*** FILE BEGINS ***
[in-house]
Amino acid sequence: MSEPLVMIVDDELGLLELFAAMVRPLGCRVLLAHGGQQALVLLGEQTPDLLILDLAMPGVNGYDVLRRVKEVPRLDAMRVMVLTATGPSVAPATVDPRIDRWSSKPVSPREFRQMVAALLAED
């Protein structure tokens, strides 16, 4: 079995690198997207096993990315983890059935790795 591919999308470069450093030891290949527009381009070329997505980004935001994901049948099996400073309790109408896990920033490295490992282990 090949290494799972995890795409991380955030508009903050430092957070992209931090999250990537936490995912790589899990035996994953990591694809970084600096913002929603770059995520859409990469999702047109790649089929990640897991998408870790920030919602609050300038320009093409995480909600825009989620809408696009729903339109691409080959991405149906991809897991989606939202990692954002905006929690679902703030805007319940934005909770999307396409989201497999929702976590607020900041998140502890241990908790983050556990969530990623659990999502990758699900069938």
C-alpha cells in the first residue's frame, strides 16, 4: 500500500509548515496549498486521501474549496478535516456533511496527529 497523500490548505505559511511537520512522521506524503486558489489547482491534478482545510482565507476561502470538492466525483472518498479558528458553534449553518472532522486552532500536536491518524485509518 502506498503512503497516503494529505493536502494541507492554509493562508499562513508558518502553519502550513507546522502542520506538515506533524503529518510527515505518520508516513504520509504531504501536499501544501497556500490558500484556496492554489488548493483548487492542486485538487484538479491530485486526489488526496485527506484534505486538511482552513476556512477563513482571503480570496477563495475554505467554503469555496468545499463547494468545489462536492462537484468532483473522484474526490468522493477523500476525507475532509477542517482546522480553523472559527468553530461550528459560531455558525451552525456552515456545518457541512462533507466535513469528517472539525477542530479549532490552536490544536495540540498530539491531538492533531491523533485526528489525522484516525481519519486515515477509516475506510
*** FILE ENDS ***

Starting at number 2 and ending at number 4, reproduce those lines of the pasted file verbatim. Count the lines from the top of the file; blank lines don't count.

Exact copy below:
Amino acid sequence: MSEPLVMIVDDELGLLELFAAMVRPLGCRVLLAHGGQQALVLLGEQTPDLLILDLAMPGVNGYDVLRRVKEVPRLDAMRVMVLTATGPSVAPATVDPRIDRWSSKPVSPREFRQMVAALLAED
């Protein structure tokens, strides 16, 4: 079995690198997207096993990315983890059935790795 591919999308470069450093030891290949527009381009070329997505980004935001994901049948099996400073309790109408896990920033490295490992282990 090949290494799972995890795409991380955030508009903050430092957070992209931090999250990537936490995912790589899990035996994953990591694809970084600096913002929603770059995520859409990469999702047109790649089929990640897991998408870790920030919602609050300038320009093409995480909600825009989620809408696009729903339109691409080959991405149906991809897991989606939202990692954002905006929690679902703030805007319940934005909770999307396409989201497999929702976590607020900041998140502890241990908790983050556990969530990623659990999502990758699900069938």
C-alpha cells in the first residue's frame, strides 16, 4: 500500500509548515496549498486521501474549496478535516456533511496527529 497523500490548505505559511511537520512522521506524503486558489489547482491534478482545510482565507476561502470538492466525483472518498479558528458553534449553518472532522486552532500536536491518524485509518 502506498503512503497516503494529505493536502494541507492554509493562508499562513508558518502553519502550513507546522502542520506538515506533524503529518510527515505518520508516513504520509504531504501536499501544501497556500490558500484556496492554489488548493483548487492542486485538487484538479491530485486526489488526496485527506484534505486538511482552513476556512477563513482571503480570496477563495475554505467554503469555496468545499463547494468545489462536492462537484468532483473522484474526490468522493477523500476525507475532509477542517482546522480553523472559527468553530461550528459560531455558525451552525456552515456545518457541512462533507466535513469528517472539525477542530479549532490552536490544536495540540498530539491531538492533531491523533485526528489525522484516525481519519486515515477509516475506510